(g) Attend generally to all legal matters in which the State or any officer, department, board, body, commission or instrumentality of the State Government is a party or in which its rights or interests are involved; * * *.

It would appear that the Attorney General must determine whether the State is interested in any situation. The Public Advocate, on the other hand, must determine whether the public interest demands legal representation in various matters. While these powers are very broad, the Legislature has defined and limited them as much as possible without emasculating the office. The court may disagree with the theory of a Public Advocate with the vast powers he has been given, but that is not the test.

The Legislature obviously thought that there may be times when the state interest and public interest are not synonymous and that both interests needed a legal spokesman. The office of the Public Advocate is not unconstitutional and its function does not duplicate that of the Attorney General, although their positions may coincide in certain instances, as here, to a degree.

Defendant has argued that no public need has been shown. However, the question is not public need but rather public interest. The two concepts are not synonymous. The question is whether the rights of the public are being violated.

[139 NJSuper Page 95]

Plaintiffs rely to a degree on the Supreme Court decision in Neptune City v. Avon, supra , 61 N.J. 296. There the court was presented with a situation in which Avon had dedicated its beach, that is, the dry sand area, to the use of the general public. Avon had been the recipient from the State of sand used for the beach. Nevertheless, Avon charged the nonresident beach-goer more than the resident beach-goer.

The court held that the tidal lands between the mean high and mean low water marks, as well as the ocean-covered land seaward, were owned by the State in fee simple, in trust for the people of the State, so that such people might enjoy the navigation, commerce, fishing and also bathing and swimming afforded by such area. Id. at 300, 304, 309. This was referred to (at 303) as the public trust doctrine, and the land as trust lands. The court (at 308) alluded to a possible right of access to those lands where the upland sand was not dedicated to the public use in general, but made no holding with respect thereto. What the court did hold was that where a municipality owns the upland sand and has dedicated it to the general public's use, then the public trust doctrine dictates that "the beach and the ocean waters must be open to all on equal terms." Id. at 309. Thus, the higher fees for nonresidents were struck down. The court also approved the holding in Brindley v. Lavallette , 33 N.J. Super. 344, 348-349 (Law Div. 1954), which relied upon the equal protection clauses to hold that an oceanfront municipality may not absolutely exclude nonresidents from the use of its dedicated beach, including, of course, land seaward of the mean high water mark.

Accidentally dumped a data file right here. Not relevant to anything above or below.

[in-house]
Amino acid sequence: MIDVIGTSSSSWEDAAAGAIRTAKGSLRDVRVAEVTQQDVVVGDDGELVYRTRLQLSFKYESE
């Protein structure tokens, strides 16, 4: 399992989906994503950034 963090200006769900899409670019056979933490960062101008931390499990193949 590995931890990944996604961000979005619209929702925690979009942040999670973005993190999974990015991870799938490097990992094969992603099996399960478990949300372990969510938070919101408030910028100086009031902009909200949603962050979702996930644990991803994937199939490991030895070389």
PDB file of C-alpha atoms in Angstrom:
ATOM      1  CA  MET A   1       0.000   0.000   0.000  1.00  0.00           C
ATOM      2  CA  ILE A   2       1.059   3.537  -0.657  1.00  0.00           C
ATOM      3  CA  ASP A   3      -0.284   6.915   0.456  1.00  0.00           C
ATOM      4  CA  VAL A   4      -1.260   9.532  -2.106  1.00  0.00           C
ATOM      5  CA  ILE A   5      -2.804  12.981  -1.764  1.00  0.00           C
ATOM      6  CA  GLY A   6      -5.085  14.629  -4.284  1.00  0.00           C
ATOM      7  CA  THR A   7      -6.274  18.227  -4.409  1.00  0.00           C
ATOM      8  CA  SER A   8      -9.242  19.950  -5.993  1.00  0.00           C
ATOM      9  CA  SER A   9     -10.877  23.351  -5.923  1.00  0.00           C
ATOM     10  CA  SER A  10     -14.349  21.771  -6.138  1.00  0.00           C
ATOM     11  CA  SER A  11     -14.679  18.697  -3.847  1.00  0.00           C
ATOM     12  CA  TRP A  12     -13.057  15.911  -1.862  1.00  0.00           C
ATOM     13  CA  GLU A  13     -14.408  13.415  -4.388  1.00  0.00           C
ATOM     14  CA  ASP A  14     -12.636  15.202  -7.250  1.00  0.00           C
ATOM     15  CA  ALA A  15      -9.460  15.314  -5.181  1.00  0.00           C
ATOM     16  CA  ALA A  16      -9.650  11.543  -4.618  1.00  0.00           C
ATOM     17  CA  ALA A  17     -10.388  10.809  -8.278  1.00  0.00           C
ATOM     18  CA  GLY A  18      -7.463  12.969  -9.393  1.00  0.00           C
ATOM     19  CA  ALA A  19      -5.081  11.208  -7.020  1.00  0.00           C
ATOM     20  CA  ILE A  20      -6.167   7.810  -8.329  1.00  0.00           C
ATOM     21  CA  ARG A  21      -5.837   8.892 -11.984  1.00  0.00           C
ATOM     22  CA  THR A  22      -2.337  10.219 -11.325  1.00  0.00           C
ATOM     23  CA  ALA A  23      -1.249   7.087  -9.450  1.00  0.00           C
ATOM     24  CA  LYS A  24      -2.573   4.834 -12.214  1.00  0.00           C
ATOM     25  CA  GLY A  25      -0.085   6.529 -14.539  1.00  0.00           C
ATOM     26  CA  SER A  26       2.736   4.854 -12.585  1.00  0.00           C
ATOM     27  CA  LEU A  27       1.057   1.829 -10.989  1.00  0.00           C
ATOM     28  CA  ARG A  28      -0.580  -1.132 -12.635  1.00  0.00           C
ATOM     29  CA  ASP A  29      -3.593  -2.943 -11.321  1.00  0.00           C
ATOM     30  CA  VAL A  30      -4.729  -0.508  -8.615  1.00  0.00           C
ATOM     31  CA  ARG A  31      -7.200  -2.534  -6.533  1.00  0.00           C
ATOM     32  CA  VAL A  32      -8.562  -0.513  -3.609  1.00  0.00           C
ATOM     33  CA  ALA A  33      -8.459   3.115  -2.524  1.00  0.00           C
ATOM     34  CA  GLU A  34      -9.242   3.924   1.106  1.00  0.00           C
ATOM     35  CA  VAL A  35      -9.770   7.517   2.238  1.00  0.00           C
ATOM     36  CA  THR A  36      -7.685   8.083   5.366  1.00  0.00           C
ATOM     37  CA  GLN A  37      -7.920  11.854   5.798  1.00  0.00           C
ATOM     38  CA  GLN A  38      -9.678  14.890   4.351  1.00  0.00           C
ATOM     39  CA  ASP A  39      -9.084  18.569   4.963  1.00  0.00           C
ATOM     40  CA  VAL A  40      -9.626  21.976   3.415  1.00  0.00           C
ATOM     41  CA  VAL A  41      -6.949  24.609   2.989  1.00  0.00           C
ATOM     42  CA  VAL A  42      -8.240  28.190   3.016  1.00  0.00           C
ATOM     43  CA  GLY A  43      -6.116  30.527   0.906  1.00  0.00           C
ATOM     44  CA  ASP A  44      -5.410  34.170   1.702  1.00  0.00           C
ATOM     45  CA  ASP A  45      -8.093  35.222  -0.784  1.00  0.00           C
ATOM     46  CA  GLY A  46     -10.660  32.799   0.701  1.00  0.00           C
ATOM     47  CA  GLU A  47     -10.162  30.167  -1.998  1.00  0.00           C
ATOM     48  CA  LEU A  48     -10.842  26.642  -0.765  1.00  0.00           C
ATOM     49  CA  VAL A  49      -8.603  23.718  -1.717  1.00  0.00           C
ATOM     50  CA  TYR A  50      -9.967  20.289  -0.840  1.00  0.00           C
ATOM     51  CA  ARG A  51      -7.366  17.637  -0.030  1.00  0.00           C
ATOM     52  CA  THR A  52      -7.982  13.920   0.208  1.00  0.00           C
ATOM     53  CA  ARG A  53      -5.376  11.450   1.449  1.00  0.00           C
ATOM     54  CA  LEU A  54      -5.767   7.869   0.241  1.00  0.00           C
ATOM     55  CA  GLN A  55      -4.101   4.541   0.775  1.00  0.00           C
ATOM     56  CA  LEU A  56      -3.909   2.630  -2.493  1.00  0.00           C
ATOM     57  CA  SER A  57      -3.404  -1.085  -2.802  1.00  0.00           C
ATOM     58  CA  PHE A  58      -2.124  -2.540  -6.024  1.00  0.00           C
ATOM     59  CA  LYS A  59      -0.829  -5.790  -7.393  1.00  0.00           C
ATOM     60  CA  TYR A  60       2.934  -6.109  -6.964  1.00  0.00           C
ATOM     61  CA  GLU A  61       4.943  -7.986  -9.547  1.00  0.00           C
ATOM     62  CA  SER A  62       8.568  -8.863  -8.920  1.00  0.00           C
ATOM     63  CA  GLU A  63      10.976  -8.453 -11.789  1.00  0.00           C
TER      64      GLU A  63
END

The factual distinctions between Neptune City v. Avon, supra , and the situation now before the court are obvious. There is no access problem here since the general public may enter through the Pavilion or numerous streets ending at the beach and have access to the entire trust lands. Further, only the Pavilion beach has been dedicated to the use of the general public. The beach -- that is, the dry sand area -- of the Casino has been dedicated only to a portion

[139 NJSuper Page 96]

of the public, residents of Deal. The beach at the Casino may be distinguishable from the Avon and Lavallette beaches since the borough itself created most of the beach. In a sense, it is not a natural resource as one might consider such term, since the area was a bluff extending to the high water mark before 1956. The borough itself expended substantial sums to create what is presently a dry sand beach. The discrimination in the instant case surrounds the nonresidents' inability to use the upland sand of the Casino, the inability to use the improvements and pool of the Casino and the higher costs to nonresidents for seasonal use of a locker facility at the Pavilion. In spite of these distinctions the court must keep in mind Justice Hall's remarks in Avon:

A municipality is merely a creature of the State and owes all its powers and, in fact, its very existence to the State. Jones v. MacDonald , 33 N.J. 132, 135 (1960); Stothers v. Martini , 6 N.J. 560, 563 (1951); Jersey City v. Martin , 126 N.J.L. 353, 361 (E. & A. 1941). A municipal corporation is a government of enumerated powers; it has no inherent jurisdiction to make laws or adopt regulations of government and must stay within its delegated authority. Ringlieb v. Parsippany-Troy Hills Tp. , 59 N.J. 348, 351 (1971); Wagner v. Newark , 24 N.J. 467, 474 (1957); Grogan v. DeSapio , 11 N.J. 308, 321 (1953). Normally, municipal ordinances are presumed to be valid and must receive liberal construction. Moyant v. Paramus , 30 N.J. 528, 534 (1959); Toms River Pub. Co. v. Manasquan , 127 N.J. Super. 176, 179 (Ch. Div. 1974).